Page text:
Lingering Snow in the Northeast
What a beautiful picture from the National Weather Service out of Charleston West Virginia. Here's what they had to say: "Fall foliage and snow scene taken by one of our own forecasters Sunday, along the South Fork of Red Creek, in the mountains northeast of Elkins, West Virginia."
Lingering Snowfall in the Northeast
A large storm system swirling in eastern Canada will continue to keep scattered rain and snow showers in the forecast through the middle part of the work week. However, note the next blob of moisture moving in from the west, the may help to add to the snowfall tallies across parts of the Northeast through the end of the week.
Much of the snow from the weekend has tapered, but another surge of moisture will push in by the end of the week/weekend ahead with enough lingering cold air to turn it into additional snowfall across the far north and high elevations!
Colder Than Average in the Northeast
Temps will remain quite chilly across the Northeast over the next several days as the trough of low pressure continues to cycle down colder Canadian.
Highs From Average in the Northeast Tuesday
High temperatures on Tuesday will be running nearly 10F to 15F below average. It appears that temps will remain cooler than average for much of the week before getting closer to average by Saturday.
One of my favorite memories as a kid was jumping into a big fat pile of freshly raked fluffy leaves. It never got old getting lost in that rusty colored heap of crunchy, musty smelling foliage. The one thing I hated, though, was how slimy they seemed to get after a steady October rain.
Wet leaf puddles will be bountiful later Tuesday as a waterlogged storm system blows in from the west. Latest model runs suggest nearly 1 inch of rain or more across the southern part of the state by midday Wednesday. I could even see a few wet snowflakes mixing in across the Arrowhead and northern Wisconsin by early Wednesday morning.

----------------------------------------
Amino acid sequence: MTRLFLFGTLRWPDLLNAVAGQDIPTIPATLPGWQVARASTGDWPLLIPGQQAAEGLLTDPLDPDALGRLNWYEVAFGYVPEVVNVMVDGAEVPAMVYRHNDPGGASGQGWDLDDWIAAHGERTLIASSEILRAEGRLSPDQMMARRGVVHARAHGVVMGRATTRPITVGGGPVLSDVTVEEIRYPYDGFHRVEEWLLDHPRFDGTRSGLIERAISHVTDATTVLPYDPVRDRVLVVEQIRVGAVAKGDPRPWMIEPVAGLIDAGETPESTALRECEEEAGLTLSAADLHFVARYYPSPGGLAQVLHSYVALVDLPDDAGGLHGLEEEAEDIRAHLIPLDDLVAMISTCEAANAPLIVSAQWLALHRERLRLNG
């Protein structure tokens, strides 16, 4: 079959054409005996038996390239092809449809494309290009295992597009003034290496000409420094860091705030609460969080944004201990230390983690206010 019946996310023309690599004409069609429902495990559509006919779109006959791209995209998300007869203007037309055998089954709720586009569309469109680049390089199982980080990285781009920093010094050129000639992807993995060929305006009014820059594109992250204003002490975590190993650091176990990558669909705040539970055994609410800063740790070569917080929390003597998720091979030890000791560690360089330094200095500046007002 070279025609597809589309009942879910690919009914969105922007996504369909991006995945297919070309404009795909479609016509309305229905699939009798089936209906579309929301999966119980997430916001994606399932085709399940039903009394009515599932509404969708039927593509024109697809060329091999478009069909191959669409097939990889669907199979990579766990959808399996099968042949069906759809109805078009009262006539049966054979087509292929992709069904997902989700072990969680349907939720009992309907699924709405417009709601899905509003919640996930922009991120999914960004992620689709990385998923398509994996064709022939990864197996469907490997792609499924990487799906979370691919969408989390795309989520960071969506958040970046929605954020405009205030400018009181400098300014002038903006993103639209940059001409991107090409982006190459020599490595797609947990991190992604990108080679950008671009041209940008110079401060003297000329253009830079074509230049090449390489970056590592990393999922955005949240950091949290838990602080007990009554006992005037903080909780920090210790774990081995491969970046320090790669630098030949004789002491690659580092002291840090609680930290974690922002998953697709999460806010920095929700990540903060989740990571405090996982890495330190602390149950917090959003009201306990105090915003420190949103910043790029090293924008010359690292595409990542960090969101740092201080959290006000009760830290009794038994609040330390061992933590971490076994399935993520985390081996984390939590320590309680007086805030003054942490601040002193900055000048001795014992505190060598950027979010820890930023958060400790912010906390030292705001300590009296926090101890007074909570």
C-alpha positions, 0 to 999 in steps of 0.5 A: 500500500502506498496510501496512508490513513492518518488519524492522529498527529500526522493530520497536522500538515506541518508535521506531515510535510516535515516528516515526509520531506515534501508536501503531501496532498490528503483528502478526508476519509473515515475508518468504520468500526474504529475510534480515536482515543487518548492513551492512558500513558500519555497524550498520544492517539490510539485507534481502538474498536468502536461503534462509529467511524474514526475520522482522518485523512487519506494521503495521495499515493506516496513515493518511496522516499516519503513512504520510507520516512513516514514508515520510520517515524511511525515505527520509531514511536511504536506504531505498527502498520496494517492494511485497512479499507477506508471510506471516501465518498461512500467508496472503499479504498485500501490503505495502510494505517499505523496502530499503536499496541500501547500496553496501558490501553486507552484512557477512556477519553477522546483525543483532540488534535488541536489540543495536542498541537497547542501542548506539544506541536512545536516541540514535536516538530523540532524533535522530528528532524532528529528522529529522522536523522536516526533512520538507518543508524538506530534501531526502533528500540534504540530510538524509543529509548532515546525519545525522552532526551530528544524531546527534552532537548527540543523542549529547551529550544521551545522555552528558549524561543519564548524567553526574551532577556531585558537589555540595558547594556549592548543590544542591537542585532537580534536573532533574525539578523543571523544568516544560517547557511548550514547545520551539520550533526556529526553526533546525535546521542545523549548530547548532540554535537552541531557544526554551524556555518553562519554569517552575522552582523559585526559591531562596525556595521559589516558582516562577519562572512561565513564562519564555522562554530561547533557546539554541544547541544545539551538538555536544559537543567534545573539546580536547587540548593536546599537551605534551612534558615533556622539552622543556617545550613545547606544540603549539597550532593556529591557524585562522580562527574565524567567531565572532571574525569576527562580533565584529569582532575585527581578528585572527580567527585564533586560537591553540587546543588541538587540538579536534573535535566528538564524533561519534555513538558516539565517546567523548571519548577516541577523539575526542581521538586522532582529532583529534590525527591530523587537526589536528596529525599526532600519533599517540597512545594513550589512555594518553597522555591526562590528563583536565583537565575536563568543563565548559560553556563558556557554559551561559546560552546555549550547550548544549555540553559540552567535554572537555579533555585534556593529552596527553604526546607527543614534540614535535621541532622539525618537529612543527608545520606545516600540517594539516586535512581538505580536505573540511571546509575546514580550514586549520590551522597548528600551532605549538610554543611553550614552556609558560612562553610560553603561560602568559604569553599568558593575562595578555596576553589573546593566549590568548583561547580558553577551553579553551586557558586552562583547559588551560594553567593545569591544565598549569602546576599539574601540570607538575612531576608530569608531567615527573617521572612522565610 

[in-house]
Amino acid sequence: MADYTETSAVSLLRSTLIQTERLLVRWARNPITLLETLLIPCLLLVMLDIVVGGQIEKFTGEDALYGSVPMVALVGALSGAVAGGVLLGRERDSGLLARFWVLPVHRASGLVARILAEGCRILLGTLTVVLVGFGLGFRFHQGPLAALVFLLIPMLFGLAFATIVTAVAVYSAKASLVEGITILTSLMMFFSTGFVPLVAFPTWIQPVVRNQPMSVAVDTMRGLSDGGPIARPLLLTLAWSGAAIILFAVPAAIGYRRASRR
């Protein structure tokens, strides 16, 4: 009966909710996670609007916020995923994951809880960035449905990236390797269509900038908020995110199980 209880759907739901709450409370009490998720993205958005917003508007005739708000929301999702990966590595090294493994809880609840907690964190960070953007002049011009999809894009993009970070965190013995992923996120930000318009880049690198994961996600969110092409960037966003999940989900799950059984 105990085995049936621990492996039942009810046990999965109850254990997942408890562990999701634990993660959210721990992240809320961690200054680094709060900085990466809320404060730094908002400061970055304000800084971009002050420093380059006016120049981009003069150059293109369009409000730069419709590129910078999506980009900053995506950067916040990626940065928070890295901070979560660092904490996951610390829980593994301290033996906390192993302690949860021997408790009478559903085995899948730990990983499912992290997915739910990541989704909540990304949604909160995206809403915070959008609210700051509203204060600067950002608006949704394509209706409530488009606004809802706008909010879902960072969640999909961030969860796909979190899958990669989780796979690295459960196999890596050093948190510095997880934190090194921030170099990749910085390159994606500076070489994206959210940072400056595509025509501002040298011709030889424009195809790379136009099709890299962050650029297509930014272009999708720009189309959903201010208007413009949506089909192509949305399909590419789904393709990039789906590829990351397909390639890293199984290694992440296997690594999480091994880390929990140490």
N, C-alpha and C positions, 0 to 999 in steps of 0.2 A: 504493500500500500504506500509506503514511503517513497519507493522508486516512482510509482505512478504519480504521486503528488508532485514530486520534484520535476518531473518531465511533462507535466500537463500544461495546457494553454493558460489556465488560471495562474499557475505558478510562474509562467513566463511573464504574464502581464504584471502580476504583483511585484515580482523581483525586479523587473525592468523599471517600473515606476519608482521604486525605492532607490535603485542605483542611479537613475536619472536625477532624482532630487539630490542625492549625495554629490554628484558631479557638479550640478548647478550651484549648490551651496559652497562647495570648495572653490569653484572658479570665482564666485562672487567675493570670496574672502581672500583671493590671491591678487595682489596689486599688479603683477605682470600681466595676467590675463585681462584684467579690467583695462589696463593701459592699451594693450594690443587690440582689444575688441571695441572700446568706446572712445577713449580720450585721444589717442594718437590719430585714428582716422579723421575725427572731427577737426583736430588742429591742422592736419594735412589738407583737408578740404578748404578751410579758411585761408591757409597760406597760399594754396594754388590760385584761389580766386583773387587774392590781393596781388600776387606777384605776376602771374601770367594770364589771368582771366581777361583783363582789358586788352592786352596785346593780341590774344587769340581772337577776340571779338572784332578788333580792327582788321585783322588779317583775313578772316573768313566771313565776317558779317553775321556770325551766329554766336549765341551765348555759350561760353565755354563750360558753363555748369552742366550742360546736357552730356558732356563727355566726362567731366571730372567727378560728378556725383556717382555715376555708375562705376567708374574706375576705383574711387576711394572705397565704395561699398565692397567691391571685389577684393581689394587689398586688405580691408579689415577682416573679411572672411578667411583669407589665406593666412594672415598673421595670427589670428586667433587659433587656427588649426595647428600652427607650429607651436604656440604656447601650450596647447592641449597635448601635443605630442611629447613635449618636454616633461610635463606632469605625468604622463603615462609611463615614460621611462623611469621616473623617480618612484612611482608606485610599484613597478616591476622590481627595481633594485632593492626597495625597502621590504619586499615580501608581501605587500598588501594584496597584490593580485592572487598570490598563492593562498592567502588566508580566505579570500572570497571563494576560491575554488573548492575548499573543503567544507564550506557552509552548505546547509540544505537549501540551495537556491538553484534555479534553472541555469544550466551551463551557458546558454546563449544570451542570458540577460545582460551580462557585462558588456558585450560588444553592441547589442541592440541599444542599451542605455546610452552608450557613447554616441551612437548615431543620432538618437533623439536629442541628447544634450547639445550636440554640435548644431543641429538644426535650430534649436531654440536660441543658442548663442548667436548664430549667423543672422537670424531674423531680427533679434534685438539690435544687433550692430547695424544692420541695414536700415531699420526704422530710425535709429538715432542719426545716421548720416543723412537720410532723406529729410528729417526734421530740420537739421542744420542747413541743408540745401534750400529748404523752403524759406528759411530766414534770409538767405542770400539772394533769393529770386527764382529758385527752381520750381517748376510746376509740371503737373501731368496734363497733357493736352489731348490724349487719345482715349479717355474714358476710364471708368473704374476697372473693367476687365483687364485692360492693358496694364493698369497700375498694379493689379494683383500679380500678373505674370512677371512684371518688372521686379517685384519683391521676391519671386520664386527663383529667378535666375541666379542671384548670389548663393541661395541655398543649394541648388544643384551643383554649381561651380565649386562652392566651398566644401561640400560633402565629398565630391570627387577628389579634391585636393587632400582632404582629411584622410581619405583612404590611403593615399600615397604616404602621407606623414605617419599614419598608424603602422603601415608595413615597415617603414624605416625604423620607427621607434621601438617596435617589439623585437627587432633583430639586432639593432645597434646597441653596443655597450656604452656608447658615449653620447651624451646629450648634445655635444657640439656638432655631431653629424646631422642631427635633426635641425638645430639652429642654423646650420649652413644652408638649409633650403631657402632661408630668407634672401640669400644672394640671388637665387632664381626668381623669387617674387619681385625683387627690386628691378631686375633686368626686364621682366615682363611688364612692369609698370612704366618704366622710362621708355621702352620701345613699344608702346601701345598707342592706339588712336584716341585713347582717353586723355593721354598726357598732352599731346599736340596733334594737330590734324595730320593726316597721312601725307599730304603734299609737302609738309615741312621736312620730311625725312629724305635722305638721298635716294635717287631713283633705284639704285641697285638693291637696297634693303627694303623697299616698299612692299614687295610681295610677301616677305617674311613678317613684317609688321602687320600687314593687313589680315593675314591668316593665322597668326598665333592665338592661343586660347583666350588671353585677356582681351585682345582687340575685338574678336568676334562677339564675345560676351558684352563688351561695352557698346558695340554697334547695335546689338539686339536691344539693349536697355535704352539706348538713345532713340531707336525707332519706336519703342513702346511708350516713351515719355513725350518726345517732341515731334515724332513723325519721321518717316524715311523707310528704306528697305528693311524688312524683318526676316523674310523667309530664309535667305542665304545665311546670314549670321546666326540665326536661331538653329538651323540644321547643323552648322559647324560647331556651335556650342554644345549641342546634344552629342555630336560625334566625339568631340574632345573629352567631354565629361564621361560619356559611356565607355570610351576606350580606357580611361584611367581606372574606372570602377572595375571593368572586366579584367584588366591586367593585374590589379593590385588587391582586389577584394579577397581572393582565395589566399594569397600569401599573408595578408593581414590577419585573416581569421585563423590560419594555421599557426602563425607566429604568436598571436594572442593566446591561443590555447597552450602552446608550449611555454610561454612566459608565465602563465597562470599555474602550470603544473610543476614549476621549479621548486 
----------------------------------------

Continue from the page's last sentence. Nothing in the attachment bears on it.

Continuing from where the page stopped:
Drier winds return later this week and turn out of the south, which will help to push the mercury up to near 60 degrees Friday. Unfortunately, it'll be short lived. Another cold front slaps us with brisk winds on Saturday. A few more flakes will be possible up north this weekend and most across the state could see frost Sunday morning.
Weather maps are slowly starting to change, but nothing major is brewing just yet.
Extended Weather Outlook
MONDAY NIGHT: Increasing clouds. Winds: E 5. Low: 38.
TUESDAY: Steady PM rains develop, heavier in southern Minnesota. Winds: ESE 10-15. High: 50
TUESDAY NIGHT: Scattered showers. Winds: ESE 10-15. Low: 42.
WEDNESDAY: Showers early, lingering PM puddles. Winds: NNE 5-10. High: 50
THURSDAY: Filtered sunshine. A little warmer. Winds: S5-10. Wake-up: 40. High: 57
FRIDAY: Winds pick up. Clouds increase late. Winds: WNW 10-20. Wake-up: 45. High: 60.
SATURDAY: Chilly breeze. A few AM flurries up north? Winds: N 5-15. Wake-up: 41. High: 49.
SUNDAY: Frosty start for most. Afternoon sun. Winds: SSE 5-10. Wake-up: 35. High: 52.
Halloween Monday: Spooktacular. More wind. Few showers? Winds: SSE 10-15. Wake-up: 39. High: 55.
This Day in Weather History
1887: Albert Lea sets a record low of -6 degrees F.
1830: A 'heat wave' hits Ft. Snelling. The high temperature reached 80.
Average High/Low for Minneapolis
Average High: 54F (Record: 82F set in 1989)
Average Low: 37F (Record: 12F set in 1887)
Sunrise/Sunset Times for Minneapolis
*Daylight Lost Since Yesterday: ~2mins & 54sec
*Daylight Lost Since Summer Solstice: ~5hours and 9mins